Overland appears set to emphatically reject ADIC's unwanted and unwelcome bid. Two people in a position to understand the company's thinking say the bid is crazy and just interference. Overland's new production direction is already generating results with REO recording 38 percent quarter on quarter growth and reaching its 2,000th sale.
Contrary to my previously expressed term ADIC is not a 'struggling' company and: "From an investor's point of view this is a really interesting company."
"The analysts look at us as a tape library manufacturer and we just lost our largest OEM. Actually the tape business is low margin. If we can grow our own business twenty percent we can offset this completely."
Their view is that ADIC CEO Peter van Oppen is an investment banker with no interest in technology. He's done this kind of thing before. Indeed a US research analyst familiar with the situation says that ADIC's war chest for this type of activity comes from previous share dealing when a company ADIC had invested in had a successful IPO.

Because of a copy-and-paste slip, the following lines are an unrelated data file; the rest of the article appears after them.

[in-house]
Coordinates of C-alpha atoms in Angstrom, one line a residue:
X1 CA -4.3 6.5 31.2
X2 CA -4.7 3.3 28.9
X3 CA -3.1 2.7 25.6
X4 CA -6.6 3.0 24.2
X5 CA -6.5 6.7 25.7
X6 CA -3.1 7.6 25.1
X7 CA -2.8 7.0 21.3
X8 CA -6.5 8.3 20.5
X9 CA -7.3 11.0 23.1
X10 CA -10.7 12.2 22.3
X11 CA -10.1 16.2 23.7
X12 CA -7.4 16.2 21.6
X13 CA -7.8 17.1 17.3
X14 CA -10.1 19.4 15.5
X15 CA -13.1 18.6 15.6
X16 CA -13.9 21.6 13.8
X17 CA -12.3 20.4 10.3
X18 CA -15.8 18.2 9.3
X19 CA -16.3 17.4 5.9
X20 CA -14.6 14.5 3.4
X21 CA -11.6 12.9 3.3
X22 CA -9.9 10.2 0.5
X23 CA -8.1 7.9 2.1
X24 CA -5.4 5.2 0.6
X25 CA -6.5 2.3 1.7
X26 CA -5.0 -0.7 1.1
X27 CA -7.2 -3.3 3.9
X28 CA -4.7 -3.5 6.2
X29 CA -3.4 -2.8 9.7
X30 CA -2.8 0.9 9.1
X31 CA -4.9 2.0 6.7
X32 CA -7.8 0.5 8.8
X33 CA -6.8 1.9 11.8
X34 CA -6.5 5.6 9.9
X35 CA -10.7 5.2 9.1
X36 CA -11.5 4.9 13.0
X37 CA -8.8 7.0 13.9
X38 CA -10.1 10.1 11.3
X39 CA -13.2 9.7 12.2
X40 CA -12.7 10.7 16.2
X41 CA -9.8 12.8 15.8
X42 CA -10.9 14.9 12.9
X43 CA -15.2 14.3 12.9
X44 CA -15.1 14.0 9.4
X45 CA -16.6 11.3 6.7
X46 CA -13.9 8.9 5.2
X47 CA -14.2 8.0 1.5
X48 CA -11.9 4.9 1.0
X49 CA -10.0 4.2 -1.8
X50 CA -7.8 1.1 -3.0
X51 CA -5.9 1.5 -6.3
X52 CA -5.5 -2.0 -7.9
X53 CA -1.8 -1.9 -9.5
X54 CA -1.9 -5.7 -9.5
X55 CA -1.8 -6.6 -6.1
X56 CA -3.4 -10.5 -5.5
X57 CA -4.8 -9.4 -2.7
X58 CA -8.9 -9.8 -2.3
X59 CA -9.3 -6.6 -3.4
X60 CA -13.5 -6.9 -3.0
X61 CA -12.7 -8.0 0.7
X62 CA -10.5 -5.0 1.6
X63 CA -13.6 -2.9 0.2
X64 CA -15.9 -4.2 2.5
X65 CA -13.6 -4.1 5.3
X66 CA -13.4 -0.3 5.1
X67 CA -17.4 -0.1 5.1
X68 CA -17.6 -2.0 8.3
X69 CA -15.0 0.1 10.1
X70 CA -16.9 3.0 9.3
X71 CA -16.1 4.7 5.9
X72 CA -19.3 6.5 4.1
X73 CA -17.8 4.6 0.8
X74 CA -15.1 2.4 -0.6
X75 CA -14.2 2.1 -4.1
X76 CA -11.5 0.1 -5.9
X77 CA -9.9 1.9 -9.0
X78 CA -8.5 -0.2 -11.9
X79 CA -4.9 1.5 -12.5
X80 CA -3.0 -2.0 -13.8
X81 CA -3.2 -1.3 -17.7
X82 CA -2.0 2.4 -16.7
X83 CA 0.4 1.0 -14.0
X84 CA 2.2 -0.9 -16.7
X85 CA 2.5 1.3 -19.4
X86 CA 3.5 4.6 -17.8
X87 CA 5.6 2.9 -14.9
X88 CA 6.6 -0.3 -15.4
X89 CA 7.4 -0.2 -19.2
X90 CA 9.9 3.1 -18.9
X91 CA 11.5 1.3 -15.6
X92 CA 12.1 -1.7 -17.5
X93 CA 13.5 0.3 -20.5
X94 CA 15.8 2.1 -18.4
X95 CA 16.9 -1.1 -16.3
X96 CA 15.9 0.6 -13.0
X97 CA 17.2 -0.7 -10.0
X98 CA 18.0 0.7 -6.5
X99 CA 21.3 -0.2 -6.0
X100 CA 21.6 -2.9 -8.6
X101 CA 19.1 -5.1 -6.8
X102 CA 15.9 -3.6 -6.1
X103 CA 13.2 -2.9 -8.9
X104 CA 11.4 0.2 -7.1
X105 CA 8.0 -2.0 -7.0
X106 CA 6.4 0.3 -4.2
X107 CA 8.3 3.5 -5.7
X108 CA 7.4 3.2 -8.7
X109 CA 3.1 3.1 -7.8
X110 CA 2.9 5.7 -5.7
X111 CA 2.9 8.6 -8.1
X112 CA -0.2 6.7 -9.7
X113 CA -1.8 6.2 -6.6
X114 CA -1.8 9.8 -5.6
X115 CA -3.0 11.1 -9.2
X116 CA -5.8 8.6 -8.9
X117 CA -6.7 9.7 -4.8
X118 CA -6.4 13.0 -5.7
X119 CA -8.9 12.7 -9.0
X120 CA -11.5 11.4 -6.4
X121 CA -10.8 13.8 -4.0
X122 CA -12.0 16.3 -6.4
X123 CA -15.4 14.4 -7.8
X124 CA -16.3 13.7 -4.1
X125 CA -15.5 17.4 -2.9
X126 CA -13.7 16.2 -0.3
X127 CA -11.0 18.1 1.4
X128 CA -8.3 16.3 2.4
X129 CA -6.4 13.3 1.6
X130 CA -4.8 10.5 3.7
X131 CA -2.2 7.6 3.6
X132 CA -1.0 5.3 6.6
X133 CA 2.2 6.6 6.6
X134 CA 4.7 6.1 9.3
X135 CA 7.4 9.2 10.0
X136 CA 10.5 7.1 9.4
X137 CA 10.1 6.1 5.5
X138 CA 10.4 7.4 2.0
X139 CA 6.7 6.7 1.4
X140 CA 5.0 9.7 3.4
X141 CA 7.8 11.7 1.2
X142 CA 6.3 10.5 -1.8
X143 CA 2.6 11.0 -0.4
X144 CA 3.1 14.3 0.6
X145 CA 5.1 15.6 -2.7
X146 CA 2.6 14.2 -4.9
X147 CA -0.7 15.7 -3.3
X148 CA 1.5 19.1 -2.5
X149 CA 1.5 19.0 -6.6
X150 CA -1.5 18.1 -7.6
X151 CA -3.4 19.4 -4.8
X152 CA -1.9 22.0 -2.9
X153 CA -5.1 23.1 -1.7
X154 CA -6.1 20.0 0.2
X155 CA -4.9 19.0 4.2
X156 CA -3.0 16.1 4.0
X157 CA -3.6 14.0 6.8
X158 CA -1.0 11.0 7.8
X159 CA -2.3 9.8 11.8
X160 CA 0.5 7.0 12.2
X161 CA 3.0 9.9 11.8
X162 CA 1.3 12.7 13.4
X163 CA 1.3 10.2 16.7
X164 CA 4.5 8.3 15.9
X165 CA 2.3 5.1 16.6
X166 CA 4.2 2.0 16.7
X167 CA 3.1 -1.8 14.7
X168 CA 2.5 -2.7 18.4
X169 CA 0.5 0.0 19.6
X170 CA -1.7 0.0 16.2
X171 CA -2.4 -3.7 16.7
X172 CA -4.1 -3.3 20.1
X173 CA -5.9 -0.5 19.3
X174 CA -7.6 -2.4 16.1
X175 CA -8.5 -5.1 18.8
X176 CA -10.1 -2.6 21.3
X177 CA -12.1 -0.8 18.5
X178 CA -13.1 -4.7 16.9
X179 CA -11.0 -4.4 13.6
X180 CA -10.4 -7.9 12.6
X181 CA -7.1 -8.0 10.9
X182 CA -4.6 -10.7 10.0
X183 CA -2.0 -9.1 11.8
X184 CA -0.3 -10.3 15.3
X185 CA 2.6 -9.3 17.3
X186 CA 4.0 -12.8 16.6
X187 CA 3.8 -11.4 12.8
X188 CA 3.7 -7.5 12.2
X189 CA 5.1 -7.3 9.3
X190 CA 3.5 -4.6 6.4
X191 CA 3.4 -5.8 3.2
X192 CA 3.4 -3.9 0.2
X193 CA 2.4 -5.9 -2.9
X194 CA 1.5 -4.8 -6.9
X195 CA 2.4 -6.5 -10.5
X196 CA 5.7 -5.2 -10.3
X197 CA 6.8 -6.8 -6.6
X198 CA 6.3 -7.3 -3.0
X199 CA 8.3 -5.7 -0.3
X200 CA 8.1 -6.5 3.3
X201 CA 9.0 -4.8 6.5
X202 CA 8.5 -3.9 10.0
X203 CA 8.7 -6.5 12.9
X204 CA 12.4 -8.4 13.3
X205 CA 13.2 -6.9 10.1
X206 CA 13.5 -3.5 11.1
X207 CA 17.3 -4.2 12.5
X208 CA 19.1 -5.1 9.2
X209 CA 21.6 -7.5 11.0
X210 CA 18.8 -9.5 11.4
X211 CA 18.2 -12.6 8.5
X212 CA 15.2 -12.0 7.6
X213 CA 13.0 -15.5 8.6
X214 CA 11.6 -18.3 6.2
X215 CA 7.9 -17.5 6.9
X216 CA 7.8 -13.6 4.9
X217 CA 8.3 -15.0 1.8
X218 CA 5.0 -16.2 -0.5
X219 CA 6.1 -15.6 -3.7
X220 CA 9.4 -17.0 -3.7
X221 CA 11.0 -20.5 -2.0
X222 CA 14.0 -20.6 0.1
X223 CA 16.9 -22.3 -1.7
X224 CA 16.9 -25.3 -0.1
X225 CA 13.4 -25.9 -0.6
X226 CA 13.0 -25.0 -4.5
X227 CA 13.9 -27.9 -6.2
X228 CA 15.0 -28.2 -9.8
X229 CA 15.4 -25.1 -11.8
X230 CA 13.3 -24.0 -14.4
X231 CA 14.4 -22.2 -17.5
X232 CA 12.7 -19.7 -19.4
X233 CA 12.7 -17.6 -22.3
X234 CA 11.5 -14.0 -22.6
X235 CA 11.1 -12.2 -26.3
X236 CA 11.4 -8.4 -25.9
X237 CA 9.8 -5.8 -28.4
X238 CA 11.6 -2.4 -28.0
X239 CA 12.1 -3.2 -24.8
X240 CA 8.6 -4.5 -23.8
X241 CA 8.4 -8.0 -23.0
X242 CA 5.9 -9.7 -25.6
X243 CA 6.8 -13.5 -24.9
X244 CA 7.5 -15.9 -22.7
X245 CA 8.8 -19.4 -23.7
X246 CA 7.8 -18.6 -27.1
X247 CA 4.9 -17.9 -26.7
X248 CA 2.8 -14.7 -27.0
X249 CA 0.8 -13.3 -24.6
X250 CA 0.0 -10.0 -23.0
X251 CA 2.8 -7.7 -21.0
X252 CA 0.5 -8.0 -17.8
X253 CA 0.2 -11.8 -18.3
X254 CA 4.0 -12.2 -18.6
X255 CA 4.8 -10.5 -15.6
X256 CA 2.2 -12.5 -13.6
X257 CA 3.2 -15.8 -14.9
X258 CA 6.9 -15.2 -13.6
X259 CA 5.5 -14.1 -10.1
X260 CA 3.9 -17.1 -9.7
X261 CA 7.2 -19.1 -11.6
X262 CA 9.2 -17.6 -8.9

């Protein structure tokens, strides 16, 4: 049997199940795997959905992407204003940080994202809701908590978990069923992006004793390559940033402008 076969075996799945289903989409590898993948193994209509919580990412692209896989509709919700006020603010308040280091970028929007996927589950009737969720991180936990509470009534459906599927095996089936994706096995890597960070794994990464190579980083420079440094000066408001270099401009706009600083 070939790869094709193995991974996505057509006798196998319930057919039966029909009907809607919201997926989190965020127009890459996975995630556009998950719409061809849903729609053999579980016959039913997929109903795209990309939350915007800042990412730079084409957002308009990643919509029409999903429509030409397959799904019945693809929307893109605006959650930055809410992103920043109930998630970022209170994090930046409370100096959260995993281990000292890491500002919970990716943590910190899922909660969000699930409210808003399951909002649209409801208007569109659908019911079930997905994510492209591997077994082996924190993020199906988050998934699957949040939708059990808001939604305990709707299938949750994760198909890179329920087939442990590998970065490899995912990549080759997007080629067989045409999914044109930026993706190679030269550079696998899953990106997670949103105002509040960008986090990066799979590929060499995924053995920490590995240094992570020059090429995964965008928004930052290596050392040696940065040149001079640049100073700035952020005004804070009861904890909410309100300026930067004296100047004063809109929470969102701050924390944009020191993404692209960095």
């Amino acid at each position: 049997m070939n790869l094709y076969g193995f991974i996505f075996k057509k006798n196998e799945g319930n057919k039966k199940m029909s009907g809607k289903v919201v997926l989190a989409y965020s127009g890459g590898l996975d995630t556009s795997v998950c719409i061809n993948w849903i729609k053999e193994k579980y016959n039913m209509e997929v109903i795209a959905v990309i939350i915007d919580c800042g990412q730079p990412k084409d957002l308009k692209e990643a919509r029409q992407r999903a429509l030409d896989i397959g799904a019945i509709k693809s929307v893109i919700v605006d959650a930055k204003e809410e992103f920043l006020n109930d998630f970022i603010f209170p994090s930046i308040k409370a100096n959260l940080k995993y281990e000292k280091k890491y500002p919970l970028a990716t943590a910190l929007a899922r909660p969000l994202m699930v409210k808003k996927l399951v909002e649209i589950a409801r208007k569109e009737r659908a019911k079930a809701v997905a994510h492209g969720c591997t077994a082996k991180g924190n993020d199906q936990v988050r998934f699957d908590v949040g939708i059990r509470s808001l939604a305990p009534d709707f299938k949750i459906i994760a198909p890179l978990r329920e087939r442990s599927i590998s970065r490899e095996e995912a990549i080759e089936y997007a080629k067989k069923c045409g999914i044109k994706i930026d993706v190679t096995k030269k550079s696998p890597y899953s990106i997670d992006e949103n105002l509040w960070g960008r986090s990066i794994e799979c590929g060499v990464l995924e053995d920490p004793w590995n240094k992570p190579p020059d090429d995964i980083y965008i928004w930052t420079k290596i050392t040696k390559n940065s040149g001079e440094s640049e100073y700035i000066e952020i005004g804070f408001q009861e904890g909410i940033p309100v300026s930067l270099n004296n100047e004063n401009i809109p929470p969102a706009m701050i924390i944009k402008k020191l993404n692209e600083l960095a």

The new REO OEM deal is with a tier one OEM, "who we know quite well," and is going to put the REO Protection O/S in a new virtual tape system product for the SME market. This will ship in the first quarter of 2006. It is a relatively high margin deal, being for software. More OEM deals are in the offing.
It is Techworld's understanding that Overland's primary disk strategy will soon become more visible in product terms.
Overland doesn't welcome ADIC's approaches: "They keep trying to buy us and we keep saying we don't want to be bought." Further: "They're not putting in a fantastic offer. It came in at 4 cents under the closing price." Further, and rudely: "It's a crazy, a silly offer. The last thing we need is for our channel partners to be distracted by this load of rubbish."
The message seems to be that ADIC's offer is too low to be attractive, much too low, and that Overland management is set on moving the company away from the low margin tape library business into a higher margin software and secondary and primary storage business - with some visible success.
It's saying in effect: "Please ADIC, go away and let us run our business."